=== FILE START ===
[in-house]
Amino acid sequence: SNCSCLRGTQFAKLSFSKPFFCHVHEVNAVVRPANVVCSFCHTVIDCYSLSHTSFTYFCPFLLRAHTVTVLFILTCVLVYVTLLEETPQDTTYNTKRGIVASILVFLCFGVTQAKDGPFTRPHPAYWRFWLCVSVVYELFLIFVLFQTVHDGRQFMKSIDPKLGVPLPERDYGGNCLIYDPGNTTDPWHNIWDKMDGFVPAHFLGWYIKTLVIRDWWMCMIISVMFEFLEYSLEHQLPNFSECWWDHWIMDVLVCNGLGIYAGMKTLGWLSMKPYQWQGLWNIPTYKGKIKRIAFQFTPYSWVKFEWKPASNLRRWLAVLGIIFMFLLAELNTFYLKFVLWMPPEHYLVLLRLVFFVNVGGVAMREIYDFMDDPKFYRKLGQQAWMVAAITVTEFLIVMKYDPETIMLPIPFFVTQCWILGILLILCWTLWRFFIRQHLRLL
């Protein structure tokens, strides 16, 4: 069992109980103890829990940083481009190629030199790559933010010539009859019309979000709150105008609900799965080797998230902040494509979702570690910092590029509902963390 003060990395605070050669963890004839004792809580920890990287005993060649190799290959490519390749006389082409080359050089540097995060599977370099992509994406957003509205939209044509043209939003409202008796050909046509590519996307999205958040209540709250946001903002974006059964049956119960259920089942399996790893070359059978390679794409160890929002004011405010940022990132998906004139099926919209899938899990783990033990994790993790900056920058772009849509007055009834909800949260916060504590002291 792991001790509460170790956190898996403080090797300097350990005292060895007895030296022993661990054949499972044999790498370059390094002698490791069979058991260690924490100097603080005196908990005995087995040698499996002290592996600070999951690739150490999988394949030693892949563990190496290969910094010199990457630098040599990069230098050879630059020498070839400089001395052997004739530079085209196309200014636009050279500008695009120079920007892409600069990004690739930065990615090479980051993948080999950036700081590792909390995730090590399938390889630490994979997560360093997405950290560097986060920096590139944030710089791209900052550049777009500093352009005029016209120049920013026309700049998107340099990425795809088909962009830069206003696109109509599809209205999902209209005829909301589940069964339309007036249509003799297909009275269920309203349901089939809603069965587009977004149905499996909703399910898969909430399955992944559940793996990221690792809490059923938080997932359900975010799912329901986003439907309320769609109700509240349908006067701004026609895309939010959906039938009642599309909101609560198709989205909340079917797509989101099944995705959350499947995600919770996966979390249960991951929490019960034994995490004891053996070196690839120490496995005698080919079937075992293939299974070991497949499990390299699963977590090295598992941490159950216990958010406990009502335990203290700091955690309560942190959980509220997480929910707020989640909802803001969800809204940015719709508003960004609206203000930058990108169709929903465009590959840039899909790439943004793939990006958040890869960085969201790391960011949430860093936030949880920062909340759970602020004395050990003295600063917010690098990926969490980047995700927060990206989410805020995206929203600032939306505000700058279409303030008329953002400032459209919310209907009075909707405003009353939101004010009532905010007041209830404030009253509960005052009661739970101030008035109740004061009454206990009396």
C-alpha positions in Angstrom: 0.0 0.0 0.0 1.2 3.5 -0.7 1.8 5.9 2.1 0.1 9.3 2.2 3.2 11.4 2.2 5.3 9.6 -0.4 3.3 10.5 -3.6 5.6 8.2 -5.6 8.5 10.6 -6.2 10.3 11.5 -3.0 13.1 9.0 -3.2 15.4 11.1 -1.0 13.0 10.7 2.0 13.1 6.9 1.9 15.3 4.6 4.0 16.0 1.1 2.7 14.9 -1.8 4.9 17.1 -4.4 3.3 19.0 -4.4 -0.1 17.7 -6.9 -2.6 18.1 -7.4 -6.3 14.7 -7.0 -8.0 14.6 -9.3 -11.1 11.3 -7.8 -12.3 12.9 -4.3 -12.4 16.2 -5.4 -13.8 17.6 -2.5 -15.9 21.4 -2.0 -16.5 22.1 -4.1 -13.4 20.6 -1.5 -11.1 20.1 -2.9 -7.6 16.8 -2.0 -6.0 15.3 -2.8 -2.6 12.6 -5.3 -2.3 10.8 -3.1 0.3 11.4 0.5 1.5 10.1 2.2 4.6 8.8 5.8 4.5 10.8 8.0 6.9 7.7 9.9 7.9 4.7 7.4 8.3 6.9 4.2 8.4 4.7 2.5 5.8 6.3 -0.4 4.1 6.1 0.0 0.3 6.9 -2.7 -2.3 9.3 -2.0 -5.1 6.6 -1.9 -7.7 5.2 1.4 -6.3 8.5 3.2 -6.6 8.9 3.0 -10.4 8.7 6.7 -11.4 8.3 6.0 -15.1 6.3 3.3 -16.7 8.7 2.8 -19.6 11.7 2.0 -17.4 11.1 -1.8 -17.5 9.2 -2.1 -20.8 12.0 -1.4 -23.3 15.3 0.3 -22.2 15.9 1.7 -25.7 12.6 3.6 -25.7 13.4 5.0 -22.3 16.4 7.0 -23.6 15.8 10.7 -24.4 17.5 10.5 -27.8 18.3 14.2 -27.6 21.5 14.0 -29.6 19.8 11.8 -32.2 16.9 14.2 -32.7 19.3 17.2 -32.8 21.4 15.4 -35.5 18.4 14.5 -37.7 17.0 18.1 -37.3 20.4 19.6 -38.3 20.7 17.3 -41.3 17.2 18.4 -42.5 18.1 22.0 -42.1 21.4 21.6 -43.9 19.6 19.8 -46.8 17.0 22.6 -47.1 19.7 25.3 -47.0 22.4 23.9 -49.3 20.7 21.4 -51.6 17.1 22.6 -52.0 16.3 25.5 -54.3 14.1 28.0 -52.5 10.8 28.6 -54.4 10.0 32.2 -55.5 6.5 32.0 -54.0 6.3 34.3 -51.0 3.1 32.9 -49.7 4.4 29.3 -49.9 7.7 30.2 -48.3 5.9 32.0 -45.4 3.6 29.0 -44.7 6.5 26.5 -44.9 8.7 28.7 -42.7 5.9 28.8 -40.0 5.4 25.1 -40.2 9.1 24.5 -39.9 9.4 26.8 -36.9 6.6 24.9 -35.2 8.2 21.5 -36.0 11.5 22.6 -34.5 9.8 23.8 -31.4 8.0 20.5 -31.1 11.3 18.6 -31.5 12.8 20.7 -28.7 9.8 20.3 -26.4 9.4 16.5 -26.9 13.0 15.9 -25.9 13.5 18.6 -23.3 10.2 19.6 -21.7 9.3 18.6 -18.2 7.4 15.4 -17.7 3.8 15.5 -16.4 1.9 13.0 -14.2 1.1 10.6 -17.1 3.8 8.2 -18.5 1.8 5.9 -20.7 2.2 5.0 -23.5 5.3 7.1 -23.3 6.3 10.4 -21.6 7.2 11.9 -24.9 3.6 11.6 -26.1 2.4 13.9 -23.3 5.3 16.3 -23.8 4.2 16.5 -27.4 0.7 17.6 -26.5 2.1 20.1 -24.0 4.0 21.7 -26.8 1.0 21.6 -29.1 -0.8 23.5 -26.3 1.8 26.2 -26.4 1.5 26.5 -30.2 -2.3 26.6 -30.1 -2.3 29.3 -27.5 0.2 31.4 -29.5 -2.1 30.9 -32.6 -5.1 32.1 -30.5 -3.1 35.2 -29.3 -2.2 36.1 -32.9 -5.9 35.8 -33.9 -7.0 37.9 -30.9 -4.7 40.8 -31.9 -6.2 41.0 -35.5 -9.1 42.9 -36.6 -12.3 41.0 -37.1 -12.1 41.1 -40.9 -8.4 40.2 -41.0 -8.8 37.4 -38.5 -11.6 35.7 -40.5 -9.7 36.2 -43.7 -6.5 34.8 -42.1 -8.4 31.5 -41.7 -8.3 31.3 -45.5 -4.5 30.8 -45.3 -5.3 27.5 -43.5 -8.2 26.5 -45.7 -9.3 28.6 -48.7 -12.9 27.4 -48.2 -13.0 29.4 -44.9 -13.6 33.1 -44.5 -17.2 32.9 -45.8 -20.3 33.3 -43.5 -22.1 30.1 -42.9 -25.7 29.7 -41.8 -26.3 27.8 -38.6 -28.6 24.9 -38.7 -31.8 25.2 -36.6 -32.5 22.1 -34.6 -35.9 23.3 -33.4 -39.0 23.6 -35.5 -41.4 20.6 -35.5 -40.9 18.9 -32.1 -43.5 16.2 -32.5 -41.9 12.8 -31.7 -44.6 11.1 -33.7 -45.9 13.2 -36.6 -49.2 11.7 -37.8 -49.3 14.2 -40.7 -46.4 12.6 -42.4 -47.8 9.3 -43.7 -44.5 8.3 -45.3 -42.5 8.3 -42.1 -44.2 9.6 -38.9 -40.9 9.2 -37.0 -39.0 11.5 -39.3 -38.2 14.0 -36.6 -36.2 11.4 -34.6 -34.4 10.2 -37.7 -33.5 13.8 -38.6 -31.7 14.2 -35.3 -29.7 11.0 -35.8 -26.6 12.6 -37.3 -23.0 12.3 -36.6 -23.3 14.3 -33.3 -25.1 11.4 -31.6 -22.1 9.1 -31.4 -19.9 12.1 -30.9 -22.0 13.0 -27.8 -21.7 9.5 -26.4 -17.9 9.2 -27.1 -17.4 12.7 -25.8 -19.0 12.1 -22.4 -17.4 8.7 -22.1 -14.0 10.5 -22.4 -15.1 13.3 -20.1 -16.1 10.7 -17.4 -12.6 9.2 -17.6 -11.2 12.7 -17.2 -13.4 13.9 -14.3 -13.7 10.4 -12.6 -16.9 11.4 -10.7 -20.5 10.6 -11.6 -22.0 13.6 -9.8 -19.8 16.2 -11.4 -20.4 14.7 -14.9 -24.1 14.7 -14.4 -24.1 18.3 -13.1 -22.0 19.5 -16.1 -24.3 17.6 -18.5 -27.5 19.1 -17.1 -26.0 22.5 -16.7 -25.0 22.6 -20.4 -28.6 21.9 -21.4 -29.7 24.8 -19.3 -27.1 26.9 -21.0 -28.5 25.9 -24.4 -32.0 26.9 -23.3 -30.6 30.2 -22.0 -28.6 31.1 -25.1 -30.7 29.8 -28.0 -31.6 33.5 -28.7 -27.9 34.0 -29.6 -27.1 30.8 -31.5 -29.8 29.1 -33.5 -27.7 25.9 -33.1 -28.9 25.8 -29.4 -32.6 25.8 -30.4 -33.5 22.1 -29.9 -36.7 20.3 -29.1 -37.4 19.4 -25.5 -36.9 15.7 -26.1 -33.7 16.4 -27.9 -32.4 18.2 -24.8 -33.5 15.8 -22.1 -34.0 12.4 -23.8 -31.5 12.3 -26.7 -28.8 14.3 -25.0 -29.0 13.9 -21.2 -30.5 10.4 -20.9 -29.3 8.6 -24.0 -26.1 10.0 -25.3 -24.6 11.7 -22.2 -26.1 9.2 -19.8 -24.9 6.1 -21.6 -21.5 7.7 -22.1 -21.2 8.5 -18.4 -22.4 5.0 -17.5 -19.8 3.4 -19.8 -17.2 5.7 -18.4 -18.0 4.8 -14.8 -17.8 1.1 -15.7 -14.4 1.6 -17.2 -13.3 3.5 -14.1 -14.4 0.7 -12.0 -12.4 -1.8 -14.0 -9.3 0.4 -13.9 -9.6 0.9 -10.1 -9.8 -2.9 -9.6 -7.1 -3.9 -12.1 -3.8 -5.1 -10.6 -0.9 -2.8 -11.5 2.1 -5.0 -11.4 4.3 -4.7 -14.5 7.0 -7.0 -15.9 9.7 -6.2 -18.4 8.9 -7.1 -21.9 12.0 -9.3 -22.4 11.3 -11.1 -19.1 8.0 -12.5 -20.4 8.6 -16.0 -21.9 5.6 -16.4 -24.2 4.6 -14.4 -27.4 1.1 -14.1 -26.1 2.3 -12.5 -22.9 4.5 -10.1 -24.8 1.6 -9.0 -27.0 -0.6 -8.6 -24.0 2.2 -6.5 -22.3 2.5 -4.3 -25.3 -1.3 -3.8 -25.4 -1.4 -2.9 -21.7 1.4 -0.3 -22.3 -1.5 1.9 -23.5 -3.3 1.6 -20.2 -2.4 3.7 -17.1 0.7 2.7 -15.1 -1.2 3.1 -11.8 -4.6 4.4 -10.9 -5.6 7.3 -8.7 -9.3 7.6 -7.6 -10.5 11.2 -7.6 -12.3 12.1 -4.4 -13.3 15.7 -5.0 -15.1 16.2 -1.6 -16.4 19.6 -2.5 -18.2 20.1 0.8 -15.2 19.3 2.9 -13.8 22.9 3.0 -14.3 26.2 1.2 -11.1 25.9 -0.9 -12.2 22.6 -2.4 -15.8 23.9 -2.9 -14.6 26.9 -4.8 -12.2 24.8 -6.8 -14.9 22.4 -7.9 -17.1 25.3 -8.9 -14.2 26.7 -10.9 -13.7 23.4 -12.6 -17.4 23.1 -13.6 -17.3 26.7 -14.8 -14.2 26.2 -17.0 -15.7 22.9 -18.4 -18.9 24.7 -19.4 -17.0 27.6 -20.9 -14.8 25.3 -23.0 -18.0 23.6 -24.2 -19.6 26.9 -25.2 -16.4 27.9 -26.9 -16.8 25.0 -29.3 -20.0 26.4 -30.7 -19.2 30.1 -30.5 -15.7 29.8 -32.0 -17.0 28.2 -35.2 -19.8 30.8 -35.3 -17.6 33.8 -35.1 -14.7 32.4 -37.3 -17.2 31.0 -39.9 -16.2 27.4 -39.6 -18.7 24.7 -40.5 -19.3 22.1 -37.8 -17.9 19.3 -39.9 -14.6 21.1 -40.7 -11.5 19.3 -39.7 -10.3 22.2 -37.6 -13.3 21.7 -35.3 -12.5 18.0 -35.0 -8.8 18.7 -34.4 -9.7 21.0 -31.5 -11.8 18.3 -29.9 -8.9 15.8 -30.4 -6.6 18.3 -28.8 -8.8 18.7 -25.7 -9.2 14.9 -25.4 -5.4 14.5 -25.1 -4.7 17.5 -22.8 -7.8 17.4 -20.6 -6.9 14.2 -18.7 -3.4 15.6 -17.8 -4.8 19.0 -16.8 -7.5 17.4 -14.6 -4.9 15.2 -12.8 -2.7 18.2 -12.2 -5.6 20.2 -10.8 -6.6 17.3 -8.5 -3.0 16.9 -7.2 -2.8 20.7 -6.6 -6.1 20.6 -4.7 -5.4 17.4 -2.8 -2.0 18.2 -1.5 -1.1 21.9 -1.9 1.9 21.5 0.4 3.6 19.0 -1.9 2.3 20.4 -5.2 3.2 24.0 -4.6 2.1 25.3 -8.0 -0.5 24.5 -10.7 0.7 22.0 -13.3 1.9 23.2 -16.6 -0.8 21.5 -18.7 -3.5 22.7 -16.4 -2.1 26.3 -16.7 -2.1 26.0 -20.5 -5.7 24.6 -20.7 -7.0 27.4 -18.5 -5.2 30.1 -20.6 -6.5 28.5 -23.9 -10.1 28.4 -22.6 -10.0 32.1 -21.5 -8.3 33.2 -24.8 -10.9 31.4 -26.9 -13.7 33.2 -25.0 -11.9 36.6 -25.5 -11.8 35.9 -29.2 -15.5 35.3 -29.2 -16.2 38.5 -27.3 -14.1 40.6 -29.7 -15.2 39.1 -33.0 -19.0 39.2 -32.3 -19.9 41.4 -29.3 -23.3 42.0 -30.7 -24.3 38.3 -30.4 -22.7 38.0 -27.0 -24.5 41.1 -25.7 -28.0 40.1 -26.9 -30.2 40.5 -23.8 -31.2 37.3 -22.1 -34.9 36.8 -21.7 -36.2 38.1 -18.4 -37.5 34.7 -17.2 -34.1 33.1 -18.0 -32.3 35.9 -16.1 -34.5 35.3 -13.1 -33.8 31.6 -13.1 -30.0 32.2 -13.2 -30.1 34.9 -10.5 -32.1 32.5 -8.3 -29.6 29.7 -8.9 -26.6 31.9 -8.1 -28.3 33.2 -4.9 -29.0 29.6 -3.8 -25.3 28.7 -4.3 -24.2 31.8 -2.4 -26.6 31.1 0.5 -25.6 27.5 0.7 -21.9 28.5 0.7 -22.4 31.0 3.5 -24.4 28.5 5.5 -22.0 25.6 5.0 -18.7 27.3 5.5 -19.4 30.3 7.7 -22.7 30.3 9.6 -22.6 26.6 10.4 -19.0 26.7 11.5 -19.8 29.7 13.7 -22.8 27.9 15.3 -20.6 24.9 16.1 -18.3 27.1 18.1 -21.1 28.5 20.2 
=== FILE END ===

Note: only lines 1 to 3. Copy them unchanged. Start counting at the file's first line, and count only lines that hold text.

[in-house]
Amino acid sequence: SNCSCLRGTQFAKLSFSKPFFCHVHEVNAVVRPANVVCSFCHTVIDCYSLSHTSFTYFCPFLLRAHTVTVLFILTCVLVYVTLLEETPQDTTYNTKRGIVASILVFLCFGVTQAKDGPFTRPHPAYWRFWLCVSVVYELFLIFVLFQTVHDGRQFMKSIDPKLGVPLPERDYGGNCLIYDPGNTTDPWHNIWDKMDGFVPAHFLGWYIKTLVIRDWWMCMIISVMFEFLEYSLEHQLPNFSECWWDHWIMDVLVCNGLGIYAGMKTLGWLSMKPYQWQGLWNIPTYKGKIKRIAFQFTPYSWVKFEWKPASNLRRWLAVLGIIFMFLLAELNTFYLKFVLWMPPEHYLVLLRLVFFVNVGGVAMREIYDFMDDPKFYRKLGQQAWMVAAITVTEFLIVMKYDPETIMLPIPFFVTQCWILGILLILCWTLWRFFIRQHLRLL
């Protein structure tokens, strides 16, 4: 069992109980103890829990940083481009190629030199790559933010010539009859019309979000709150105008609900799965080797998230902040494509979702570690910092590029509902963390 003060990395605070050669963890004839004792809580920890990287005993060649190799290959490519390749006389082409080359050089540097995060599977370099992509994406957003509205939209044509043209939003409202008796050909046509590519996307999205958040209540709250946001903002974006059964049956119960259920089942399996790893070359059978390679794409160890929002004011405010940022990132998906004139099926919209899938899990783990033990994790993790900056920058772009849509007055009834909800949260916060504590002291 792991001790509460170790956190898996403080090797300097350990005292060895007895030296022993661990054949499972044999790498370059390094002698490791069979058991260690924490100097603080005196908990005995087995040698499996002290592996600070999951690739150490999988394949030693892949563990190496290969910094010199990457630098040599990069230098050879630059020498070839400089001395052997004739530079085209196309200014636009050279500008695009120079920007892409600069990004690739930065990615090479980051993948080999950036700081590792909390995730090590399938390889630490994979997560360093997405950290560097986060920096590139944030710089791209900052550049777009500093352009005029016209120049920013026309700049998107340099990425795809088909962009830069206003696109109509599809209205999902209209005829909301589940069964339309007036249509003799297909009275269920309203349901089939809603069965587009977004149905499996909703399910898969909430399955992944559940793996990221690792809490059923938080997932359900975010799912329901986003439907309320769609109700509240349908006067701004026609895309939010959906039938009642599309909101609560198709989205909340079917797509989101099944995705959350499947995600919770996966979390249960991951929490019960034994995490004891053996070196690839120490496995005698080919079937075992293939299974070991497949499990390299699963977590090295598992941490159950216990958010406990009502335990203290700091955690309560942190959980509220997480929910707020989640909802803001969800809204940015719709508003960004609206203000930058990108169709929903465009590959840039899909790439943004793939990006958040890869960085969201790391960011949430860093936030949880920062909340759970602020004395050990003295600063917010690098990926969490980047995700927060990206989410805020995206929203600032939306505000700058279409303030008329953002400032459209919310209907009075909707405003009353939101004010009532905010007041209830404030009253509960005052009661739970101030008035109740004061009454206990009396």